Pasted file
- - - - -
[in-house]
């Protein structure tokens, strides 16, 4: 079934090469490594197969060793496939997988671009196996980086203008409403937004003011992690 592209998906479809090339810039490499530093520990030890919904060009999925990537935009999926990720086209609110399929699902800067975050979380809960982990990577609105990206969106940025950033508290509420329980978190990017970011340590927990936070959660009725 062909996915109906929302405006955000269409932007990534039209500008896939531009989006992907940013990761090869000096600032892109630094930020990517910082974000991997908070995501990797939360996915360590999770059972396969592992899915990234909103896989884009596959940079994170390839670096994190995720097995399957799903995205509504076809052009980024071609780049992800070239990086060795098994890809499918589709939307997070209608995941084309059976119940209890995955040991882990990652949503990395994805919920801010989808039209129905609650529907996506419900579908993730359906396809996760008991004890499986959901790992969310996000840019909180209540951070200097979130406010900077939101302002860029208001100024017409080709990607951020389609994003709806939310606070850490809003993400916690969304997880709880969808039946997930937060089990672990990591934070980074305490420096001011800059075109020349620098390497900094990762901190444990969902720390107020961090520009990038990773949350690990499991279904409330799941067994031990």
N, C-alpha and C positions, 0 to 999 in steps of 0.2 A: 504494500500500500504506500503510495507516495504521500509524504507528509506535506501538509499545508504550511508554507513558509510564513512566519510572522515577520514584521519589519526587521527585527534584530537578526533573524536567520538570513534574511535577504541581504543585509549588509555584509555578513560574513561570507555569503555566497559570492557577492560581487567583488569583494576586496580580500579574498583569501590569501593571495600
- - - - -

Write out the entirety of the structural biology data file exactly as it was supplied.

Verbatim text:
[in-house]
């Protein structure tokens, strides 16, 4: 079934090469490594197969060793496939997988671009196996980086203008409403937004003011992690 592209998906479809090339810039490499530093520990030890919904060009999925990537935009999926990720086209609110399929699902800067975050979380809960982990990577609105990206969106940025950033508290509420329980978190990017970011340590927990936070959660009725 062909996915109906929302405006955000269409932007990534039209500008896939531009989006992907940013990761090869000096600032892109630094930020990517910082974000991997908070995501990797939360996915360590999770059972396969592992899915990234909103896989884009596959940079994170390839670096994190995720097995399957799903995205509504076809052009980024071609780049992800070239990086060795098994890809499918589709939307997070209608995941084309059976119940209890995955040991882990990652949503990395994805919920801010989808039209129905609650529907996506419900579908993730359906396809996760008991004890499986959901790992969310996000840019909180209540951070200097979130406010900077939101302002860029208001100024017409080709990607951020389609994003709806939310606070850490809003993400916690969304997880709880969808039946997930937060089990672990990591934070980074305490420096001011800059075109020349620098390497900094990762901190444990969902720390107020961090520009990038990773949350690990499991279904409330799941067994031990």
N, C-alpha and C positions, 0 to 999 in steps of 0.2 A: 504494500500500500504506500503510495507516495504521500509524504507528509506535506501538509499545508504550511508554507513558509510564513512566519510572522515577520514584521519589519526587521527585527534584530537578526533573524536567520538570513534574511535577504541581504543585509549588509555584509555578513560574513561570507555569503555566497559570492557577492560581487567583488569583494576586496580580500579574498583569501590569501593571495600